Crush-Resistant Opioids: Not All They’re Cracked Up to Be
Prevention & Treatment The CDC is calling today’s opioid overdose problem “the worst drug overdose epidemic in U.S. history.”
Once rare in the United States, opioid overdose deaths have led to the loss of more than 220,000 lives (175,000 from prescription opioids and 45,000 from heroin) since 1999. This death toll exceeds the number of American lives lost in Vietnam, Afghanistan and Iraq combined.
Where addiction begins
The Centers for Disease Control (CDC) has been perfectly clear about the cause of the prescription opioid and heroin crisis. They have shown that sharp increases in opioid prescribing led to parallel increases in opioid addiction and overdose deaths. The message from the CDC is that the medical community must prescribe more cautiously or we may not be able to bring the opioid addiction epidemic to an end.
"Patients taking opioids exactly as prescribed can still become addicted."
In recent years drug companies that make opioid analgesics have started to acknowledge the relationship between increased prescribing and rising rates of addiction and overdose deaths. But they do not agree with the CDC that a reduction in prescribing is necessary.
Conflict of interest
Instead, opioid manufacturers want policymakers to believe that the crisis can be addressed with re-formulated pills that have been made harder to crush for snorting or injecting. They are attempting to capitalize on concern about the opioid crisis to obtain increased federal payments for crush-resistant pills and inclusion of these products on state Medicaid formularies.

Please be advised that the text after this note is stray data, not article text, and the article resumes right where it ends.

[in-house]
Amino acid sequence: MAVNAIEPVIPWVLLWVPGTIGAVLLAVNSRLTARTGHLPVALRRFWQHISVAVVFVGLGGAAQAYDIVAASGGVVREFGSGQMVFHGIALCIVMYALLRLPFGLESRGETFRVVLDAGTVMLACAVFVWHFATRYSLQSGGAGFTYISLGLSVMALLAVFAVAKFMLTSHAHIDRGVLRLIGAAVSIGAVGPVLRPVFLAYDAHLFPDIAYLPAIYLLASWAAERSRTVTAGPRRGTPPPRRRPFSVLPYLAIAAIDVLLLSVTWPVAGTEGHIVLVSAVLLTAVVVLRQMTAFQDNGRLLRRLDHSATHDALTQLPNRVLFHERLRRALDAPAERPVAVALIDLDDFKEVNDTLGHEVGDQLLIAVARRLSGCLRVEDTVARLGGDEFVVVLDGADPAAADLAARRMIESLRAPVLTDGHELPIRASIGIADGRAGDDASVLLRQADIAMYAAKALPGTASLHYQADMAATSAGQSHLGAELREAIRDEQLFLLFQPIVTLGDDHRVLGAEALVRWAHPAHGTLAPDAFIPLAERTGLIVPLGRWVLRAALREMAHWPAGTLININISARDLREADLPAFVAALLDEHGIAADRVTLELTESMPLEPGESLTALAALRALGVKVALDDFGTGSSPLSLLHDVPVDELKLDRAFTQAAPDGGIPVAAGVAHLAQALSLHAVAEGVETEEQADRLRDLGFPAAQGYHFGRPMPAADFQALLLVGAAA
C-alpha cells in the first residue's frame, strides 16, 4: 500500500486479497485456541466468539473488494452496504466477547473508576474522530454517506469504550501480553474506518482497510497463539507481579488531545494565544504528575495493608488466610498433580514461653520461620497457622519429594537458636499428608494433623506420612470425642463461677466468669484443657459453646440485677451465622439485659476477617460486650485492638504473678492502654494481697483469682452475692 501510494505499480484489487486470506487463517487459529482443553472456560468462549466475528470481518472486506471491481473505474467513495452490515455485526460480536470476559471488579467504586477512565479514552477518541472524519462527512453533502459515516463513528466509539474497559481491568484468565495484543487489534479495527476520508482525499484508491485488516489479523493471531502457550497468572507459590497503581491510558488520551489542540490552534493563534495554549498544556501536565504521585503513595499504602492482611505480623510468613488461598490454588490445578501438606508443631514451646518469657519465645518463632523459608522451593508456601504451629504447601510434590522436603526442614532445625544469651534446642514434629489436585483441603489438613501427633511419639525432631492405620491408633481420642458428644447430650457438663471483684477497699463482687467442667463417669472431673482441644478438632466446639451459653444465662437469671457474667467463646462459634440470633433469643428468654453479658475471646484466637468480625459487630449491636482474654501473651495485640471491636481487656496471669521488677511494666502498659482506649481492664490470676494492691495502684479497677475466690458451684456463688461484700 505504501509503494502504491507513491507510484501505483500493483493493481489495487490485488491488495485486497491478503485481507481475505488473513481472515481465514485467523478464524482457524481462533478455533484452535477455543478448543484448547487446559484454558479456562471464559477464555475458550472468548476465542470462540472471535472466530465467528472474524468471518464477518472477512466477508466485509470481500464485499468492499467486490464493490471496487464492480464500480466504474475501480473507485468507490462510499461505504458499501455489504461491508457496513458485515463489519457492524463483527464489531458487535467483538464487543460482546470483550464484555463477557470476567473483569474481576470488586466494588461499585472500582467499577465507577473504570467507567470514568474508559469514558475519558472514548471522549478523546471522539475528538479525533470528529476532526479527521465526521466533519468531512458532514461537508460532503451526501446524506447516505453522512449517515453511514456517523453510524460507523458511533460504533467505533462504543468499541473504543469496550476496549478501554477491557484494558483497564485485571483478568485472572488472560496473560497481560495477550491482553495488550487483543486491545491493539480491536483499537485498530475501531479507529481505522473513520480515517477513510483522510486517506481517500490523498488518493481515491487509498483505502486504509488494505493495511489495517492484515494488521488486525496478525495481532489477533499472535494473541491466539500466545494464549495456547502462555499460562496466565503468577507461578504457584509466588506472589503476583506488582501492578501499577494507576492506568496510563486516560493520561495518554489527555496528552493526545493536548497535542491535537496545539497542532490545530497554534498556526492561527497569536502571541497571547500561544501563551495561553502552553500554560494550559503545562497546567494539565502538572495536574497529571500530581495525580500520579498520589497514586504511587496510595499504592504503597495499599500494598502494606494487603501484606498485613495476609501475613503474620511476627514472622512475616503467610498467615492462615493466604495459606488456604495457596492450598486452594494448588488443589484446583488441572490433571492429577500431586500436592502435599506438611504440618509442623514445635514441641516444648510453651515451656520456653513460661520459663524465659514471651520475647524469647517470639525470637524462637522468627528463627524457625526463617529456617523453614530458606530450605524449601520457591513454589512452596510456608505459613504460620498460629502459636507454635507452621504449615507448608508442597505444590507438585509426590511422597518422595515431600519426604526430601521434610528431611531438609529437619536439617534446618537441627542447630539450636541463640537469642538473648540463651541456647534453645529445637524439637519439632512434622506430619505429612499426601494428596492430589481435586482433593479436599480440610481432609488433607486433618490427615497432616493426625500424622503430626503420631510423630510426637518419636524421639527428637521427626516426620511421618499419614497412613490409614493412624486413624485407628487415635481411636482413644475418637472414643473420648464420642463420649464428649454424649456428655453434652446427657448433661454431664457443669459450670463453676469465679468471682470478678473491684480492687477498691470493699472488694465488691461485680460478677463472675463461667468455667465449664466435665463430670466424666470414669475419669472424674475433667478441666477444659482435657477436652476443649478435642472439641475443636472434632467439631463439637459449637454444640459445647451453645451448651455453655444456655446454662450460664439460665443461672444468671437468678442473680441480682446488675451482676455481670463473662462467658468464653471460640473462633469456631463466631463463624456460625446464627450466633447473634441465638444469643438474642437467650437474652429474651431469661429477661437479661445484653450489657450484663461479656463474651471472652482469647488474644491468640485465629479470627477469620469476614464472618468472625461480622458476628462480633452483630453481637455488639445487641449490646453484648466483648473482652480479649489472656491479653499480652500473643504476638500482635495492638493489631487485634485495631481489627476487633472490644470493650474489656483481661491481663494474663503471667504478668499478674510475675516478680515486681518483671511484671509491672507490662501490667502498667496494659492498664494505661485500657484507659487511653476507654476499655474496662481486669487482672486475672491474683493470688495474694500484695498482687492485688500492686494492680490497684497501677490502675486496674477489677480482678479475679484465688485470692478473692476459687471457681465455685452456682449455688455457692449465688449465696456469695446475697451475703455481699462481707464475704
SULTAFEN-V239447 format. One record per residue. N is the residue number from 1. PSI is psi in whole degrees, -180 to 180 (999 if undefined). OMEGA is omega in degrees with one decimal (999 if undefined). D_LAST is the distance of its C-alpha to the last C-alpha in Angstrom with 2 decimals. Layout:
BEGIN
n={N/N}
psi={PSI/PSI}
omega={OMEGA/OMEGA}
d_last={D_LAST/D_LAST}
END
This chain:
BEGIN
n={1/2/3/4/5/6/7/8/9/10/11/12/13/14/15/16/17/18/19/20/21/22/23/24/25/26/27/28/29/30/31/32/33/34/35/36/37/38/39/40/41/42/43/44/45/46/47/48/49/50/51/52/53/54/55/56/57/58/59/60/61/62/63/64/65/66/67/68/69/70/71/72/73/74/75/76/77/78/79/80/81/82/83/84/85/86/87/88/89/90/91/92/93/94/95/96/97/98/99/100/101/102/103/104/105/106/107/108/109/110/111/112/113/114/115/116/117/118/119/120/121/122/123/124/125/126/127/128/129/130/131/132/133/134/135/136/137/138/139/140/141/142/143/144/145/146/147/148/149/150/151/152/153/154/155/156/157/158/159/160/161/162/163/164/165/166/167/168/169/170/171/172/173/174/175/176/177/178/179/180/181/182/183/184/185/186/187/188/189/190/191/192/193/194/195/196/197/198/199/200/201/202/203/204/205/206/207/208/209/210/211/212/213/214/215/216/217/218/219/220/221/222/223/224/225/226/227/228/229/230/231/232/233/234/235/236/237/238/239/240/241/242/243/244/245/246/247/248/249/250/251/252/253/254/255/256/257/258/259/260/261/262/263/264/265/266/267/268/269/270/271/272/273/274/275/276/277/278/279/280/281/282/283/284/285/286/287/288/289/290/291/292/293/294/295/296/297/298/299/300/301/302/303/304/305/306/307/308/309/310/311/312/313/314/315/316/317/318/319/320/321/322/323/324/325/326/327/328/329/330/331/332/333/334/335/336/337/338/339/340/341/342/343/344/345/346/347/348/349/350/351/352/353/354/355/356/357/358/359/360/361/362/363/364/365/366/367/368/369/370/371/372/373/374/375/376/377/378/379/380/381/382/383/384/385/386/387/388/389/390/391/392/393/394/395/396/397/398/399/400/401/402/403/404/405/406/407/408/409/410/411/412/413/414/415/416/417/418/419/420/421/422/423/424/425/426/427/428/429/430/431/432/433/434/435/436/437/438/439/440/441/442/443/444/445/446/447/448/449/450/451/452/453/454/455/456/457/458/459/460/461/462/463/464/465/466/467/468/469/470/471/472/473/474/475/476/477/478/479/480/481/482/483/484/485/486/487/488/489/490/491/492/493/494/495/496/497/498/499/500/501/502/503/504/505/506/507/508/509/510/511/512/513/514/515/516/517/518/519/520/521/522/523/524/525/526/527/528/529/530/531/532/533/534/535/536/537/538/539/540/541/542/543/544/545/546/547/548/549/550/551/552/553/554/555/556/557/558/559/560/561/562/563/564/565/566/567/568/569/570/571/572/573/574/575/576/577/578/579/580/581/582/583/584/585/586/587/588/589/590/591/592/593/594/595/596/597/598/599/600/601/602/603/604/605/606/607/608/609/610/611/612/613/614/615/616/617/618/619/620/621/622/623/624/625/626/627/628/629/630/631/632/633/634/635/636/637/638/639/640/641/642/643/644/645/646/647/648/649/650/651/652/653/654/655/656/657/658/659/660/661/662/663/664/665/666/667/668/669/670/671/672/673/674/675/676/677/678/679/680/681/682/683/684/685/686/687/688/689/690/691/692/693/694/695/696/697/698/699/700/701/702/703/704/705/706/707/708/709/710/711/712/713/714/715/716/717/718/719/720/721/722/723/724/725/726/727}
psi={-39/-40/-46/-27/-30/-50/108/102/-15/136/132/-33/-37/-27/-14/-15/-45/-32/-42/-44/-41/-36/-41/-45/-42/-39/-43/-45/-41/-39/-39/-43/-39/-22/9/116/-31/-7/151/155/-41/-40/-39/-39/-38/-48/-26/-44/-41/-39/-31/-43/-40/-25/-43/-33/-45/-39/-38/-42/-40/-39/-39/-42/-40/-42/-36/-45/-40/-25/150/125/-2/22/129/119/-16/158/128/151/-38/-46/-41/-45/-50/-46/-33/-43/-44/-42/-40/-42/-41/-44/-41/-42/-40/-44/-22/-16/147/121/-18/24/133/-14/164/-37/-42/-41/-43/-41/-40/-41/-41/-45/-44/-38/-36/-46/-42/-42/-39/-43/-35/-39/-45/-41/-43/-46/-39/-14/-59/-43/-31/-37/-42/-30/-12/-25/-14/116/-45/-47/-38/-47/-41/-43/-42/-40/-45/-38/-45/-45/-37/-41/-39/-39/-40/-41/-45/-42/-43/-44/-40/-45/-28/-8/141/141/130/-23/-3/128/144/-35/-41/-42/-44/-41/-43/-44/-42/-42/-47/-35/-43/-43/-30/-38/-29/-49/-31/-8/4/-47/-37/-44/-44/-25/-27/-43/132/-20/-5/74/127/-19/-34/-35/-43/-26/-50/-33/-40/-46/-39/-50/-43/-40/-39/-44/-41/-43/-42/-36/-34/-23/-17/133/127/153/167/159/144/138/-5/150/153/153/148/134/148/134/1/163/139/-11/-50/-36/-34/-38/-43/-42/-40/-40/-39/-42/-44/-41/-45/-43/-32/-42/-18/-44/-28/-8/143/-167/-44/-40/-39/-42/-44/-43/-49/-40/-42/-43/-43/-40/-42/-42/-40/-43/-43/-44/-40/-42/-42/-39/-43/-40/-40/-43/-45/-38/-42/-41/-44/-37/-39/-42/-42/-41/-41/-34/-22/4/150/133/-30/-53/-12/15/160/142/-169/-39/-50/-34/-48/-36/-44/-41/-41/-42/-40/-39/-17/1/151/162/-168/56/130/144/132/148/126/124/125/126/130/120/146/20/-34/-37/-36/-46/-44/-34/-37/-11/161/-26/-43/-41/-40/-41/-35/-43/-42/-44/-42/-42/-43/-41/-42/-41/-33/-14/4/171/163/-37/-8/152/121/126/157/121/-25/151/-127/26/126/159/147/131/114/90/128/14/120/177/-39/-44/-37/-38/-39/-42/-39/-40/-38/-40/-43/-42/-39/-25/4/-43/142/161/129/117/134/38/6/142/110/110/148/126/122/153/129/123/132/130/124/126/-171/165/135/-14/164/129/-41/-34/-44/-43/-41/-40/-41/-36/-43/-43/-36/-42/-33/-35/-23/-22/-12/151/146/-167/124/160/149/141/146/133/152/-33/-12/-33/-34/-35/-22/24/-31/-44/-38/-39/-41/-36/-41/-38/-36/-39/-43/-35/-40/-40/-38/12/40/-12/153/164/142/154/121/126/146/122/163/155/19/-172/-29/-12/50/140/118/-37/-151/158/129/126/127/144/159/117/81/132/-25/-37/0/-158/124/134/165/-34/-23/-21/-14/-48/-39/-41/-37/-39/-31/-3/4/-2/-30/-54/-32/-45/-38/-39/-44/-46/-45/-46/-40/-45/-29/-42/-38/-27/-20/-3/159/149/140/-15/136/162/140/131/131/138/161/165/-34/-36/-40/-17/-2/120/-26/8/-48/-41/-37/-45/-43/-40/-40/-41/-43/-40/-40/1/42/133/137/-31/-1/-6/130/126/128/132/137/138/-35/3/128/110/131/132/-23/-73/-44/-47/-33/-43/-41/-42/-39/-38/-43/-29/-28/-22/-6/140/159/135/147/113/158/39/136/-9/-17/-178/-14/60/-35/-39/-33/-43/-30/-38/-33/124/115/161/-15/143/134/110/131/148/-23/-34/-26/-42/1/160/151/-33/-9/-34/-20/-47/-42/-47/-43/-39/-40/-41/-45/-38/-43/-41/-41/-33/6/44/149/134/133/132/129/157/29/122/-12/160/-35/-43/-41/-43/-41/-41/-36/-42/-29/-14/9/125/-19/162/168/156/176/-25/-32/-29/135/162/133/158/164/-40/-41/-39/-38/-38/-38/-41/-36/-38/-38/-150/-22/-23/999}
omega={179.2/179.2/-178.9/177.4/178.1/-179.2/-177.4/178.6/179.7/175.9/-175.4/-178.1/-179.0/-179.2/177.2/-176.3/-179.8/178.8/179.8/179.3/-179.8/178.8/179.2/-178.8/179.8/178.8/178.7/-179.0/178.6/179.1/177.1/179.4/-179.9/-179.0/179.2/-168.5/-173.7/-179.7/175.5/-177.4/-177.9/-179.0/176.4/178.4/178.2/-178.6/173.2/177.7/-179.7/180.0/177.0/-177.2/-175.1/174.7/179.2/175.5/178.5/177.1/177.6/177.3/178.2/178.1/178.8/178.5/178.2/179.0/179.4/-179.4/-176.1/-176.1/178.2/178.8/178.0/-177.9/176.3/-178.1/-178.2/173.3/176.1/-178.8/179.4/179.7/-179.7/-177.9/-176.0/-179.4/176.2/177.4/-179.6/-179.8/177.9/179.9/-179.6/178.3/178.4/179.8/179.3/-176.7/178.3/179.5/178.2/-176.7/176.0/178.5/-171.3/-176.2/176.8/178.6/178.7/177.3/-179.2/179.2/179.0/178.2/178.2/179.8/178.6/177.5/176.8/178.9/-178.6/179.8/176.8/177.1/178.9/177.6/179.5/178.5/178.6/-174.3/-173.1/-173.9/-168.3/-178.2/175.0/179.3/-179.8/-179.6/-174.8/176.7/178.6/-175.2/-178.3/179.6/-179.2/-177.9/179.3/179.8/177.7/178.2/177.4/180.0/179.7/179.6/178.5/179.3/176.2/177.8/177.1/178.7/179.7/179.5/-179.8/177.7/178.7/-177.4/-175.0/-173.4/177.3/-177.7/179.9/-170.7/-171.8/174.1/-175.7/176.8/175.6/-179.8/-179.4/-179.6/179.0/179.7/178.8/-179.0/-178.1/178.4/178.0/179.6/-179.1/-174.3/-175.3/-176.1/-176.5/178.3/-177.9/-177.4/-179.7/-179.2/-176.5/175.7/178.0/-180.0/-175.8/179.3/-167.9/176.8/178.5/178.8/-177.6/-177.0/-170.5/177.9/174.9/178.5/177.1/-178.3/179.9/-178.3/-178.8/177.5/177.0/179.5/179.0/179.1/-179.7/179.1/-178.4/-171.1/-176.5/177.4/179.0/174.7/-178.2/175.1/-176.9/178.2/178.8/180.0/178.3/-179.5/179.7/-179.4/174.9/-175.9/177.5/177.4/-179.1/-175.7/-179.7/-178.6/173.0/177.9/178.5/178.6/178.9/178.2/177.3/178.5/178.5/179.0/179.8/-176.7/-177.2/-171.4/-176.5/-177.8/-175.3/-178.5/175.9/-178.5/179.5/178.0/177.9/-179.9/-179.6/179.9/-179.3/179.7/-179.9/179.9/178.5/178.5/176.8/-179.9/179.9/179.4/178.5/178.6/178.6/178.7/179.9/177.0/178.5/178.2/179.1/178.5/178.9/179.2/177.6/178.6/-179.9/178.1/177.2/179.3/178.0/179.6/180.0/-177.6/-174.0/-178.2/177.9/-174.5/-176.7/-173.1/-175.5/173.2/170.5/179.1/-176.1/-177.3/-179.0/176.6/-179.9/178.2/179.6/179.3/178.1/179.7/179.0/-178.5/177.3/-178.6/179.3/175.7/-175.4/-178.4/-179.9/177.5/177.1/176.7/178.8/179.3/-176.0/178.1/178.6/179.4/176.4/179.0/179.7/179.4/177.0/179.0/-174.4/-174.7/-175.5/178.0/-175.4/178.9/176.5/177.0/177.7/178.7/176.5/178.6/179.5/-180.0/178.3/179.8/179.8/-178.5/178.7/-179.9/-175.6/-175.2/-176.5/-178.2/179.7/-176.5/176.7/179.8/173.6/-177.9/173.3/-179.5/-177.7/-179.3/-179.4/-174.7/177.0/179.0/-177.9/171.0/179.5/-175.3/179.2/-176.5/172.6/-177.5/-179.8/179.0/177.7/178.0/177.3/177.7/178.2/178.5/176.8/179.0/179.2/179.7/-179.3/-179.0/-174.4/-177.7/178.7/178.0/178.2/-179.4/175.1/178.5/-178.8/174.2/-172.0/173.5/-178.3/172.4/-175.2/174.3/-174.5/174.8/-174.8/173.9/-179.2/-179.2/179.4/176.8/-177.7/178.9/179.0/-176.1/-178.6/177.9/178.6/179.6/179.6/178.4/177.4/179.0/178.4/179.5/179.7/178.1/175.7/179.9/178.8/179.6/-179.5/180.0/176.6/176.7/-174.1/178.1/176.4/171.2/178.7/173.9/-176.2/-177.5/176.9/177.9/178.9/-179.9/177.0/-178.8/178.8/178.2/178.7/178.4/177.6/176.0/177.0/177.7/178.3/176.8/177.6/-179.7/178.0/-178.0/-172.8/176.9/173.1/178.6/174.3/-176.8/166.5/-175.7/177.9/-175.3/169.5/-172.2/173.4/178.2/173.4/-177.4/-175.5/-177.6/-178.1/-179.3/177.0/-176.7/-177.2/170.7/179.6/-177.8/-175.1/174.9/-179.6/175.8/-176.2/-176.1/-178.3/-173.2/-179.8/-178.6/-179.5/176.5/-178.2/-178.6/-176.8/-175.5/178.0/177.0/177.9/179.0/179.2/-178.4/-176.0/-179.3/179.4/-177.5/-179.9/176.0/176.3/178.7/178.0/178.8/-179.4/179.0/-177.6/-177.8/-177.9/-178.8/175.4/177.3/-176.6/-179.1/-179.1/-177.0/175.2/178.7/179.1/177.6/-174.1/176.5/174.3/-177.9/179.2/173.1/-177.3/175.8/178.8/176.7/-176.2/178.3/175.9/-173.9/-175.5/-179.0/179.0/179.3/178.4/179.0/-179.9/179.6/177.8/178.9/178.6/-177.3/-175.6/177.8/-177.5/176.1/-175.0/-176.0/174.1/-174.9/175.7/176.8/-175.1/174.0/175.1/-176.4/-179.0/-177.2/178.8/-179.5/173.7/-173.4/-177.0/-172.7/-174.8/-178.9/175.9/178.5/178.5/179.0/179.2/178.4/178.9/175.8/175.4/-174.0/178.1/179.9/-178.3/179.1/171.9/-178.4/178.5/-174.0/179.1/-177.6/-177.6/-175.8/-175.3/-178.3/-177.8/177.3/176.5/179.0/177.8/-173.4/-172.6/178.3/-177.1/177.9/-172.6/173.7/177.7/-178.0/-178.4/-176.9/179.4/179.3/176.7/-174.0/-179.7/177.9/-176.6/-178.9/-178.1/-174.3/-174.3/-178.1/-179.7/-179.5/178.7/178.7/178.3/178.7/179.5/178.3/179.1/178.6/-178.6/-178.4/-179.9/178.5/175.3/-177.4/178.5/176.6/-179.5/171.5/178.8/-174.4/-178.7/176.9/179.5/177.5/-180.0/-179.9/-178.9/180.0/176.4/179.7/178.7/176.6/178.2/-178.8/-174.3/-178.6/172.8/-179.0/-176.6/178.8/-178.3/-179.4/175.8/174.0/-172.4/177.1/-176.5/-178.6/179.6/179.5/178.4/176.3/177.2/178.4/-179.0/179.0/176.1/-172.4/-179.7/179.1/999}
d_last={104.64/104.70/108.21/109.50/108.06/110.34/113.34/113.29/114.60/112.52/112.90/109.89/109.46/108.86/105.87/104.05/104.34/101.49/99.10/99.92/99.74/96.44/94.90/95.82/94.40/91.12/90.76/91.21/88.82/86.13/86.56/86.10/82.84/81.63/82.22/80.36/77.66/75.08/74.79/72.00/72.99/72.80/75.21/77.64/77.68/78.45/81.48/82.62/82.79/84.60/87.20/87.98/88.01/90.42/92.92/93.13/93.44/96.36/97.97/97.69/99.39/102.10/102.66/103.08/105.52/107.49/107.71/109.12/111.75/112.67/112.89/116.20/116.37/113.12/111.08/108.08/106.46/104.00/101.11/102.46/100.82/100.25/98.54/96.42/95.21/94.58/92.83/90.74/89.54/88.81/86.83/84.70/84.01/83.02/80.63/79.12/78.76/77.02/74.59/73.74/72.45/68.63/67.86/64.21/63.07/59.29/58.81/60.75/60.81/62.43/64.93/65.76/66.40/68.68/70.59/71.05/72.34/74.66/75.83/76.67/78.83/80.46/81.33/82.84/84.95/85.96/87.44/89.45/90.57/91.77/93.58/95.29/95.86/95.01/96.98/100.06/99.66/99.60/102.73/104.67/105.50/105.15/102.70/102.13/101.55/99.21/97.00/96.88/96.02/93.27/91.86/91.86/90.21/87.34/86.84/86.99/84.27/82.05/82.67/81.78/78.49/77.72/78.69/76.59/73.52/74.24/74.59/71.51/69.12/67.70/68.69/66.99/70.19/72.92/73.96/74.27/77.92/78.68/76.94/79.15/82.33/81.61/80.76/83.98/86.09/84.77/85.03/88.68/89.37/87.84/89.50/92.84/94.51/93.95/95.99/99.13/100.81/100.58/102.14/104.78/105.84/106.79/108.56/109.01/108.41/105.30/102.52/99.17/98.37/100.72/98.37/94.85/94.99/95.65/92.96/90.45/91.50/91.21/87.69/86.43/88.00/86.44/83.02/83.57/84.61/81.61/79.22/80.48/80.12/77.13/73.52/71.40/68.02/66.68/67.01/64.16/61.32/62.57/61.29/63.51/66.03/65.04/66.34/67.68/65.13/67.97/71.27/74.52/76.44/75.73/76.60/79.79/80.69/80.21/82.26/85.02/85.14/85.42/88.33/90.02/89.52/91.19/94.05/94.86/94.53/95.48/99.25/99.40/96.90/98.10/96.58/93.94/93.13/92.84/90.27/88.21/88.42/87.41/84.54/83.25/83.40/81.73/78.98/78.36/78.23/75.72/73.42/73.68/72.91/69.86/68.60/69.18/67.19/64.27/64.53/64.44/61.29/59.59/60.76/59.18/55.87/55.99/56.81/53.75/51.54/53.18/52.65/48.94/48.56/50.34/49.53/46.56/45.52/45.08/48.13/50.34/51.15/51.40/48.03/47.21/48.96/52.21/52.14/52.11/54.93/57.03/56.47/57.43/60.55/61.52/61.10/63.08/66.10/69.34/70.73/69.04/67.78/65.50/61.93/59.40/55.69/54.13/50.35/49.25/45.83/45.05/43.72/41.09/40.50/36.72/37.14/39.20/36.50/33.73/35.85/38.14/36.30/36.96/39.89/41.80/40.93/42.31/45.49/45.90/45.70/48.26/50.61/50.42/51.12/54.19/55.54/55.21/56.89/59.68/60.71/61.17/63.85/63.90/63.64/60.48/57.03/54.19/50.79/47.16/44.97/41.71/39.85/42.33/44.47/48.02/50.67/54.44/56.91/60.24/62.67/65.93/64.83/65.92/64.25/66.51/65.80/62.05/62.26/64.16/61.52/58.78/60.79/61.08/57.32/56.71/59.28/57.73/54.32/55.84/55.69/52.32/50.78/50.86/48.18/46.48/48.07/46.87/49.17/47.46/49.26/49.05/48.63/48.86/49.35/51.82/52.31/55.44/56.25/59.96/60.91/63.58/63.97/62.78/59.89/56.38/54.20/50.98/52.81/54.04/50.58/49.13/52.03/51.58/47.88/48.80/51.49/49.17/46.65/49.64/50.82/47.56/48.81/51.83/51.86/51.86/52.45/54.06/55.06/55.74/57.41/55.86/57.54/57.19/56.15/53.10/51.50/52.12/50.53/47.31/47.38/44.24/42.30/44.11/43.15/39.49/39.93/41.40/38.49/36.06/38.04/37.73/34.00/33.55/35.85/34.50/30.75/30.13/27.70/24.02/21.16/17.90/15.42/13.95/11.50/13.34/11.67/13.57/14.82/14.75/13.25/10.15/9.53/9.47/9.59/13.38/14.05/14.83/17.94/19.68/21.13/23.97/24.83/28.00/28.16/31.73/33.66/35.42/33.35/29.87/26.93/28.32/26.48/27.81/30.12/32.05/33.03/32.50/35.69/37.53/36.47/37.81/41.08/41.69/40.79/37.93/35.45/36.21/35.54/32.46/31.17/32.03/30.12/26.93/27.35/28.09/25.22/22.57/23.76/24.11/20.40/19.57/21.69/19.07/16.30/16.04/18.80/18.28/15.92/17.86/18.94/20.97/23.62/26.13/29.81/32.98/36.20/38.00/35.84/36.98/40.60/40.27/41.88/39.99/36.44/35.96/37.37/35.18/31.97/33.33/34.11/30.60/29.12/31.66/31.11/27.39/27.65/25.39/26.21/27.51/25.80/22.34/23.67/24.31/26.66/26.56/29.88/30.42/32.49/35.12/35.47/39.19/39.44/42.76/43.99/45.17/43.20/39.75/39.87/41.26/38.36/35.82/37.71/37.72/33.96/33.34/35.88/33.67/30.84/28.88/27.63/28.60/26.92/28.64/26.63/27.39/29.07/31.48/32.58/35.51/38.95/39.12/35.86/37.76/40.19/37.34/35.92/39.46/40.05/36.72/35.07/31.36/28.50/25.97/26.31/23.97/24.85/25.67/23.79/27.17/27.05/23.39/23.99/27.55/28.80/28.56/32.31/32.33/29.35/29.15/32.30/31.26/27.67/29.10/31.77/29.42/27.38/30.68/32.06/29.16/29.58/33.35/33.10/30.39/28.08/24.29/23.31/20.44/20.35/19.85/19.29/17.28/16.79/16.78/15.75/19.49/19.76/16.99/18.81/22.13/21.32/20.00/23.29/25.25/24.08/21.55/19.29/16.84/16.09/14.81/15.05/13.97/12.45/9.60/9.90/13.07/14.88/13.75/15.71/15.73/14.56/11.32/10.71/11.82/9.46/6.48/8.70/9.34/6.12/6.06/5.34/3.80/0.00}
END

To control any disease epidemic, new cases of the disease must be prevented. Unfortunately, crush-resistant pills do not help prevent opioid addiction because they are just as addictive as the easy-to-crush formulations.
Easy to overdo it
Patients taking opioids exactly as prescribed can still become addicted and recreational users who become addicted most often develop the disease by taking pills orally. Once addicted, some will transition to snorting or injecting, but most stick with swallowing pills. If prescribers make the mistake of believing that these products are less addictive, they may continue to overprescribe, which would worsen the epidemic.
Rather than offering financial incentives for pharmaceutical companies to continue releasing crush-resistant pills, policymakers should use federal and state tax levy on efforts that produce more cautious prescribing and on efforts that expand access to effective addiction treatment for the millions of Americans who suffer from an opioid-use disorder.